Egypt's Salafist Nour Party on Tuesday proposed a three-point plan aimed at ending the country's current political crisis.
According to party chairman Youssef Makhioun, the plan calls for legislation regulating marches and demonstrations; a 'national reconciliation' initiative aimed at ending recent political violence; and improvements to how the administration of President Mohamed Morsi deals with the media.
At a Tuesday press conference, Makhioun stressed that "there is no alternative to dialogue," calling on all parties involved in the crisis to engage in negotiations.
The Salafist party chief went on to reference Prophet Mohamed's decision to enter talks with his enemies, adding that, "in this case, we are not enemies…why should we not sit together and discuss things openly without preconditions?"
Former presidential contender Hamdeen Sabbahi welcomed Nour's initiative via Twitter, noting its similarity with proposals tabled by the opposition National Salvation Front (NSF), of which he is a leading member.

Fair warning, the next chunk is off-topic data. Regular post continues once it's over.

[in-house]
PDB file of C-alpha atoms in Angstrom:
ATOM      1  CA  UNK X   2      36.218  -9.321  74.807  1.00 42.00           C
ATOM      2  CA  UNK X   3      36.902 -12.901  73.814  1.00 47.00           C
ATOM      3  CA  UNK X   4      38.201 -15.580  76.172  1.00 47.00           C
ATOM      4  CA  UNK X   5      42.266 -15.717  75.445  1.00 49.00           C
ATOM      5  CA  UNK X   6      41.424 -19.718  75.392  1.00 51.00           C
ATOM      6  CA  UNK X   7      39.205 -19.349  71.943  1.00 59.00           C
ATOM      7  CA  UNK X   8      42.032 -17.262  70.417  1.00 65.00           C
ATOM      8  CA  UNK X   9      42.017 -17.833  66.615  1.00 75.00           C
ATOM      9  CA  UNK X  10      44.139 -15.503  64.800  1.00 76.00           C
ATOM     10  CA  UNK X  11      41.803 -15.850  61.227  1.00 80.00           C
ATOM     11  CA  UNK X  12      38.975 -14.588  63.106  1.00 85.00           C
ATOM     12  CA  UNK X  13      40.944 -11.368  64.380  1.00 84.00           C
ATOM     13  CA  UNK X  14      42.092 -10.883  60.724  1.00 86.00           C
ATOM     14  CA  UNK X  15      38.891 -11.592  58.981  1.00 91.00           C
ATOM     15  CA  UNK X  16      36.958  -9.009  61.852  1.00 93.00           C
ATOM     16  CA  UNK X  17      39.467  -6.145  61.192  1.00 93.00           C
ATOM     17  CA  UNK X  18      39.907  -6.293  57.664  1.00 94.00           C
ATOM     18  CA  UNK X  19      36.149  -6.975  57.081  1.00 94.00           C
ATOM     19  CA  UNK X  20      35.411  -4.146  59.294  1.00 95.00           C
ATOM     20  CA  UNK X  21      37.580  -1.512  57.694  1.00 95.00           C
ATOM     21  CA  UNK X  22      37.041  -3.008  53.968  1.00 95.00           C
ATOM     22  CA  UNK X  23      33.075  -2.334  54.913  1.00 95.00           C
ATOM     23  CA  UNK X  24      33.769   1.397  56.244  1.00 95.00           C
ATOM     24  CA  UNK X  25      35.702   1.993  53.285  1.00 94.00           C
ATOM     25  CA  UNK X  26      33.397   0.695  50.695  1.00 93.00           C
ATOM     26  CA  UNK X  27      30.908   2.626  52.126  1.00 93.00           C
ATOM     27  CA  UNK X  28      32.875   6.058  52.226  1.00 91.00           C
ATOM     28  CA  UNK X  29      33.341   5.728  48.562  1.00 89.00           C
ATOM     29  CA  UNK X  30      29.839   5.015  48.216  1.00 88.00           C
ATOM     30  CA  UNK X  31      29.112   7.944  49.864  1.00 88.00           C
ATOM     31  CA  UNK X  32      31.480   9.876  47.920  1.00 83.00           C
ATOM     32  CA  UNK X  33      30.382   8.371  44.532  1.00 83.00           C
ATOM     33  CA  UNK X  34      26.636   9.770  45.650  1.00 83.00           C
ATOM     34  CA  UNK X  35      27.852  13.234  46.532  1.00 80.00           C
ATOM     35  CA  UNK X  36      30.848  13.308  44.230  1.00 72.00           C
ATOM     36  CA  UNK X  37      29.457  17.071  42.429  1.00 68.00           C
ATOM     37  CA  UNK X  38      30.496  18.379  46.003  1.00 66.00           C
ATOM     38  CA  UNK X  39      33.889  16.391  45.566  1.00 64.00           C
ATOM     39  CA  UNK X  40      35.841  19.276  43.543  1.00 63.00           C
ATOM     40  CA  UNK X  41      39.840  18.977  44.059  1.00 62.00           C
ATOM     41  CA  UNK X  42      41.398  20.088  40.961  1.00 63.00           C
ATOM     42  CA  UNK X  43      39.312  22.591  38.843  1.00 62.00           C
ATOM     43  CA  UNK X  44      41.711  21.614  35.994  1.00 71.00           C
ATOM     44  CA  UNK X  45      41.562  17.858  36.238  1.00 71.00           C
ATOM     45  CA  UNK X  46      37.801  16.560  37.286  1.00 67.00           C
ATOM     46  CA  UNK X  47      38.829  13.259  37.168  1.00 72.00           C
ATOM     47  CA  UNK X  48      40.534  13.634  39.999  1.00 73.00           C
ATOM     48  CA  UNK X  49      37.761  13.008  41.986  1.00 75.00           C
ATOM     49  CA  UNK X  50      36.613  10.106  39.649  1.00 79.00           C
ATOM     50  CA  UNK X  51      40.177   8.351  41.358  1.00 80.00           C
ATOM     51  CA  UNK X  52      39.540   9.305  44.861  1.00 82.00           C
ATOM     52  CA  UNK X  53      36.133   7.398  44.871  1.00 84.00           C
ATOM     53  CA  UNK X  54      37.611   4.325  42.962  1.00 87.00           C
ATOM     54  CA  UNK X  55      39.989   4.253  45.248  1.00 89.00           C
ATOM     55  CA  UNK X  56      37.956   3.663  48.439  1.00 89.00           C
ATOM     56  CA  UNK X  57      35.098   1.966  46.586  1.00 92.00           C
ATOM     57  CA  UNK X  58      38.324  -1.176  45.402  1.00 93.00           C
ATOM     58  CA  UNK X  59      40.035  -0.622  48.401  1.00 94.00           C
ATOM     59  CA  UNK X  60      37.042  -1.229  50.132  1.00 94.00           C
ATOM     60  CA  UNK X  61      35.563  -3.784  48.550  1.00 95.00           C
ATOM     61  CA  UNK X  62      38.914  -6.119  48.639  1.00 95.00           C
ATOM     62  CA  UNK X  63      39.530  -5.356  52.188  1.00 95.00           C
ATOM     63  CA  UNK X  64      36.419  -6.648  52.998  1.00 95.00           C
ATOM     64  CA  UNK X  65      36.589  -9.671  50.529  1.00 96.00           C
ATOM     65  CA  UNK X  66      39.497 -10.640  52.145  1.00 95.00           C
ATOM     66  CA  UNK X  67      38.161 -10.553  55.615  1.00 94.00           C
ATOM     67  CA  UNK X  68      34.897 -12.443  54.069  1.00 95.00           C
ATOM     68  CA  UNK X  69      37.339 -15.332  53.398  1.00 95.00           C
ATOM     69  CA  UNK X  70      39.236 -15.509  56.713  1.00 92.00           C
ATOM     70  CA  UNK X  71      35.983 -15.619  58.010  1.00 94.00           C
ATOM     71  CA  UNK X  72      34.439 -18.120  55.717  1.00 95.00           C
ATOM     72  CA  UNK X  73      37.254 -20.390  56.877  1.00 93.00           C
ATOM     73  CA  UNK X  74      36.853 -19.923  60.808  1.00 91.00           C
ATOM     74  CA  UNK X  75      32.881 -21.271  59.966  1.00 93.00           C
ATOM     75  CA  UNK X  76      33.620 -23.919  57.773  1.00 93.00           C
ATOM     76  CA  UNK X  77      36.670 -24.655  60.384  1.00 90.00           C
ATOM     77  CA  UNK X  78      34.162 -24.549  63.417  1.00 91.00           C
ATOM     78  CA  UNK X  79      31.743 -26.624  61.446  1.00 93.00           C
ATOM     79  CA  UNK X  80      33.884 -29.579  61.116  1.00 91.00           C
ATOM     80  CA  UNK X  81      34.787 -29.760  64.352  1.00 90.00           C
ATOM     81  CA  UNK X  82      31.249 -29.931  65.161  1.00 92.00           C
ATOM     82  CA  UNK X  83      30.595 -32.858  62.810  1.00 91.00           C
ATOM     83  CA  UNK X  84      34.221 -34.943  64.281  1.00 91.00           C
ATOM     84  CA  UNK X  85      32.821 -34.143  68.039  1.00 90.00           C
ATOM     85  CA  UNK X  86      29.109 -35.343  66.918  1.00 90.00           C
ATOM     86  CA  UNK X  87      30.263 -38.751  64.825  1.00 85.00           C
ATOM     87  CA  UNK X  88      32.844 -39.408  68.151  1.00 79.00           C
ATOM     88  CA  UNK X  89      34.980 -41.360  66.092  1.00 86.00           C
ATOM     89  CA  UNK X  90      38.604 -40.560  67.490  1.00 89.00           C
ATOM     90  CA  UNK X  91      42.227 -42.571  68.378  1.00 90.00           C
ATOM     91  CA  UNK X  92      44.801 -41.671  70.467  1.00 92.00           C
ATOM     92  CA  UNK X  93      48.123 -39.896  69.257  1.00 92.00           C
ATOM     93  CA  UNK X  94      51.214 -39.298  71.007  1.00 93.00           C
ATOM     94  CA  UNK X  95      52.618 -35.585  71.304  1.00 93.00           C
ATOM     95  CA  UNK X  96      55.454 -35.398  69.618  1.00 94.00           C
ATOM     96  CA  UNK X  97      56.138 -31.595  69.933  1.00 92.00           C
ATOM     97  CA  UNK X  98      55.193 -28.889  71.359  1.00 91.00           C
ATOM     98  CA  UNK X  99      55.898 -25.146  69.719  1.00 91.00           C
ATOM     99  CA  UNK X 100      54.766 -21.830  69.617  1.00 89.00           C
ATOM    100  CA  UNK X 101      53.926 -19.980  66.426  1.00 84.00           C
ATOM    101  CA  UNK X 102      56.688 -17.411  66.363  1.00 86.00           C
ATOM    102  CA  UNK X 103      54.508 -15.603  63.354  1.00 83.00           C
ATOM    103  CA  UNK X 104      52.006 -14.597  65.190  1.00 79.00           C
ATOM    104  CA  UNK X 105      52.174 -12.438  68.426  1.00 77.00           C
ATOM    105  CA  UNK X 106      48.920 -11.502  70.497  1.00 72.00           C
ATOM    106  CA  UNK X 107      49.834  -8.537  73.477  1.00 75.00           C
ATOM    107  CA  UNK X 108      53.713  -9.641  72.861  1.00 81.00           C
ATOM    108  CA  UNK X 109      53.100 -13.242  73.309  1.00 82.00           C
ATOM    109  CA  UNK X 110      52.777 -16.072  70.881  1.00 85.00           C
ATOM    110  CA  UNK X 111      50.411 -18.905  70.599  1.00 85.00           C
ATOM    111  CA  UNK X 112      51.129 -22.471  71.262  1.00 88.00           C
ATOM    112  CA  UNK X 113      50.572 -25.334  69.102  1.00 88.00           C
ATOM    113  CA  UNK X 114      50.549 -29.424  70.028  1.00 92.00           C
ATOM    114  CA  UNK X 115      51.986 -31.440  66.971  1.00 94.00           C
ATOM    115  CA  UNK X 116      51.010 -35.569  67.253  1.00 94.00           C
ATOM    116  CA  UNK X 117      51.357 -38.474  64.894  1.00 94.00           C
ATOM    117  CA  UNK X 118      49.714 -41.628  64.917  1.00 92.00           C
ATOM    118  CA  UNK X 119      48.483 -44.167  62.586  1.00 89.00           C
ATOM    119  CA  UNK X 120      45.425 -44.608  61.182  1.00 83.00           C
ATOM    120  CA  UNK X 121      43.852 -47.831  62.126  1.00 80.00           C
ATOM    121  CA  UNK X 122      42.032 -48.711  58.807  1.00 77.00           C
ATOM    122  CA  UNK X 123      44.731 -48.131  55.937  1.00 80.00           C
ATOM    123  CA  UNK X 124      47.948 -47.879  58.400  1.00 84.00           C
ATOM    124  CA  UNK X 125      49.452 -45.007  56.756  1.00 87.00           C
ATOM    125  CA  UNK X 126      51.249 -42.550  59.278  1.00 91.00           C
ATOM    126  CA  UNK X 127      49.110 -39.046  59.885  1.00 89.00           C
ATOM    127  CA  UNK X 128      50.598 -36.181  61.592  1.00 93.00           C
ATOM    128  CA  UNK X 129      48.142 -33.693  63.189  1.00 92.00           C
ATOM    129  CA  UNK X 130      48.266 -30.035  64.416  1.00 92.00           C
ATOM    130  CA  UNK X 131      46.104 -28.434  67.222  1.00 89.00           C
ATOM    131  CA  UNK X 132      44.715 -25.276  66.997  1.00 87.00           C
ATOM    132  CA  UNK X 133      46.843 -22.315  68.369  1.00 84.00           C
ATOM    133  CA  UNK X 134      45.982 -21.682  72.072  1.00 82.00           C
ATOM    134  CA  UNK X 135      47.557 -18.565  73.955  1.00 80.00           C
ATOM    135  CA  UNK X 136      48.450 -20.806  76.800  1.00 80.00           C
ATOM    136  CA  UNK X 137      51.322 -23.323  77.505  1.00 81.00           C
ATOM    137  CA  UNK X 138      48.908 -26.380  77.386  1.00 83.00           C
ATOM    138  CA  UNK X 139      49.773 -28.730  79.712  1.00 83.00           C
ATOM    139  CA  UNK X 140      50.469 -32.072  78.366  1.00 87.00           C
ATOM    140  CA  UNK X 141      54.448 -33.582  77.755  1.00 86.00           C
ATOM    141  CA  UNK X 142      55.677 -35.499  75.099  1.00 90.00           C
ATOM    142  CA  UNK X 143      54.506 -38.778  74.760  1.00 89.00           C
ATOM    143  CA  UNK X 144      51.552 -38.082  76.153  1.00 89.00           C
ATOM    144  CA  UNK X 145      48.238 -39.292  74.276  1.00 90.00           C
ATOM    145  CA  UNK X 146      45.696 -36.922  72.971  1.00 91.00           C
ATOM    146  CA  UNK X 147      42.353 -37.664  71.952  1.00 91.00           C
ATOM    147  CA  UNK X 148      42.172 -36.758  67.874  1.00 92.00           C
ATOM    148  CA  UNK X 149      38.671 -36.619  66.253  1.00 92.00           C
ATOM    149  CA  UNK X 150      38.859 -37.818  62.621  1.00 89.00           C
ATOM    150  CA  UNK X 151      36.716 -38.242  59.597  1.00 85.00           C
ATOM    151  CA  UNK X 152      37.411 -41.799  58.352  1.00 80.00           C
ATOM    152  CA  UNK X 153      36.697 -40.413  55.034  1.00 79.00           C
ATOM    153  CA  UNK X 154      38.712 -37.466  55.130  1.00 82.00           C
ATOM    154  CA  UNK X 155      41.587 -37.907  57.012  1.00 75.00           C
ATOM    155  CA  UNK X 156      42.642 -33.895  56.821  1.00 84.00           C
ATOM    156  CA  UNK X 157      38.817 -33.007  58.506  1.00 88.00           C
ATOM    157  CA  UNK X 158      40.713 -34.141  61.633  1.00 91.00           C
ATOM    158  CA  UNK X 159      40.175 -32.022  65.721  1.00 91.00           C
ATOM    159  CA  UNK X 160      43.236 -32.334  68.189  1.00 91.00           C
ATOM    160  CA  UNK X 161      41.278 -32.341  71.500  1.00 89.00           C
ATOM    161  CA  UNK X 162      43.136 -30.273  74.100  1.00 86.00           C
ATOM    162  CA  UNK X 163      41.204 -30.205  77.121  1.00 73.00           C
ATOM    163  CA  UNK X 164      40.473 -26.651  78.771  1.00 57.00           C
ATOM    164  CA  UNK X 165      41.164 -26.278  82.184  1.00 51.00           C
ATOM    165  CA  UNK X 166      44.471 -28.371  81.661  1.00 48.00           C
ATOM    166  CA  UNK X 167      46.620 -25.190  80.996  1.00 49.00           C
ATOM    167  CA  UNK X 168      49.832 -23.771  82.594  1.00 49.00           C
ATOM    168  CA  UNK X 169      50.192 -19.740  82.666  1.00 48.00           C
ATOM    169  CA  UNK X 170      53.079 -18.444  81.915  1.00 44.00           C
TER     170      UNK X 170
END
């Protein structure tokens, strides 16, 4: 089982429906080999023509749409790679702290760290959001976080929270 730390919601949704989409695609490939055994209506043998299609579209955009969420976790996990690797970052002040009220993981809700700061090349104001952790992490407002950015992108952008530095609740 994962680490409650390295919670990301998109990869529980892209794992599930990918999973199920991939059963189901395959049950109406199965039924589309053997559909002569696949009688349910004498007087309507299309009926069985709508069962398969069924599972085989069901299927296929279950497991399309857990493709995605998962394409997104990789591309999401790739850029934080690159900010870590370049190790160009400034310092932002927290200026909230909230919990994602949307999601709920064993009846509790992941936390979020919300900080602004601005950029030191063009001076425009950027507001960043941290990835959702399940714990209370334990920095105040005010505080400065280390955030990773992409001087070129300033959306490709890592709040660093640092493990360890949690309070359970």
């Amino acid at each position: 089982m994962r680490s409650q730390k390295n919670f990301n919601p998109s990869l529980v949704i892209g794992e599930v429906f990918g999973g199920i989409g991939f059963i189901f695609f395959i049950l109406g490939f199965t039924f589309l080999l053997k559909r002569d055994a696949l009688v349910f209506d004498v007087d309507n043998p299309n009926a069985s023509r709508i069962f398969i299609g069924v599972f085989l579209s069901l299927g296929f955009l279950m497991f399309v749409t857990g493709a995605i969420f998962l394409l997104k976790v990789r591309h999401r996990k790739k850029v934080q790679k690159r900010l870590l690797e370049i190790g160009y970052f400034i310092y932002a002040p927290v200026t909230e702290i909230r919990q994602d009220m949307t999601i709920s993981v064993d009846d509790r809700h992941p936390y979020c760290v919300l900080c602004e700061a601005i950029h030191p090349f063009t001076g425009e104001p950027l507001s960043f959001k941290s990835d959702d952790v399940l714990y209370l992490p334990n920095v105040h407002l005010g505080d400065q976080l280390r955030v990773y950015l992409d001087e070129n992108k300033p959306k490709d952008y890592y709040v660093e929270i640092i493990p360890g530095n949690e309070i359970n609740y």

The Nour Party's proposal comes amid escalating nationwide violence between protesters and police that erupted on the second anniversary of Egypt's January 25 Revolution and which has left at least 50 people dead.
A 'national dialogue' meeting attended by several political figures called for by President Mohamed Morsi took place on Monday. It was attended by the Muslim Brotherhood, the Nour Party, the ultra-conservative Al-Gamaa Al-Islamiya movement and Brotherhood-offshoot the Wasat Party.
The NSF, for its part, shunned Monday's dialogue meeting.
The meeting resulted in an agreement to form several committees, one of which will be tasked with studying possible amendments to Egypt's newly-passed constitution.